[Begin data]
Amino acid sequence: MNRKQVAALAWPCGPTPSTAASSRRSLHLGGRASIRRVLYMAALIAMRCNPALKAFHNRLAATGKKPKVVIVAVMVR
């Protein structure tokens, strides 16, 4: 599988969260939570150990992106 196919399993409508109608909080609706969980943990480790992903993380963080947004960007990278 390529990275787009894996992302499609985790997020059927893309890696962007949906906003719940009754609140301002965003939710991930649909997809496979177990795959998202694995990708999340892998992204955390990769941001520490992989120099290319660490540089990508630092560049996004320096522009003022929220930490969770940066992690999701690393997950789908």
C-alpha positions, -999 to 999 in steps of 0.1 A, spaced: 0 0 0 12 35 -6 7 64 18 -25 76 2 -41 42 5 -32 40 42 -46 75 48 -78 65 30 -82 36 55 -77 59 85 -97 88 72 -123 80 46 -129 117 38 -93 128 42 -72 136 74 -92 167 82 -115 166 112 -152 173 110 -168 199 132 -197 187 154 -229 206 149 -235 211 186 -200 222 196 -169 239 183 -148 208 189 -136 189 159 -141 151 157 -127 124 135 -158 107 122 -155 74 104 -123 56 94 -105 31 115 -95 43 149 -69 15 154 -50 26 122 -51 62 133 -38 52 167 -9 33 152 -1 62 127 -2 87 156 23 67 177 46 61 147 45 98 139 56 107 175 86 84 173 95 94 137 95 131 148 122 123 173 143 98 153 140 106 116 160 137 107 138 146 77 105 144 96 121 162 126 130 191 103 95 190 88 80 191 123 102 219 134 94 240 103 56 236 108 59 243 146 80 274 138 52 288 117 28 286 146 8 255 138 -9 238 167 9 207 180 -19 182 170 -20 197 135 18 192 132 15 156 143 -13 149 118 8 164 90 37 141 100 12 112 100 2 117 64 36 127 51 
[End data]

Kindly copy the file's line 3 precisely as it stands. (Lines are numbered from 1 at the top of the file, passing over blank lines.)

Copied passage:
C-alpha positions, -999 to 999 in steps of 0.1 A, spaced: 0 0 0 12 35 -6 7 64 18 -25 76 2 -41 42 5 -32 40 42 -46 75 48 -78 65 30 -82 36 55 -77 59 85 -97 88 72 -123 80 46 -129 117 38 -93 128 42 -72 136 74 -92 167 82 -115 166 112 -152 173 110 -168 199 132 -197 187 154 -229 206 149 -235 211 186 -200 222 196 -169 239 183 -148 208 189 -136 189 159 -141 151 157 -127 124 135 -158 107 122 -155 74 104 -123 56 94 -105 31 115 -95 43 149 -69 15 154 -50 26 122 -51 62 133 -38 52 167 -9 33 152 -1 62 127 -2 87 156 23 67 177 46 61 147 45 98 139 56 107 175 86 84 173 95 94 137 95 131 148 122 123 173 143 98 153 140 106 116 160 137 107 138 146 77 105 144 96 121 162 126 130 191 103 95 190 88 80 191 123 102 219 134 94 240 103 56 236 108 59 243 146 80 274 138 52 288 117 28 286 146 8 255 138 -9 238 167 9 207 180 -19 182 170 -20 197 135 18 192 132 15 156 143 -13 149 118 8 164 90 37 141 100 12 112 100 2 117 64 36 127 51 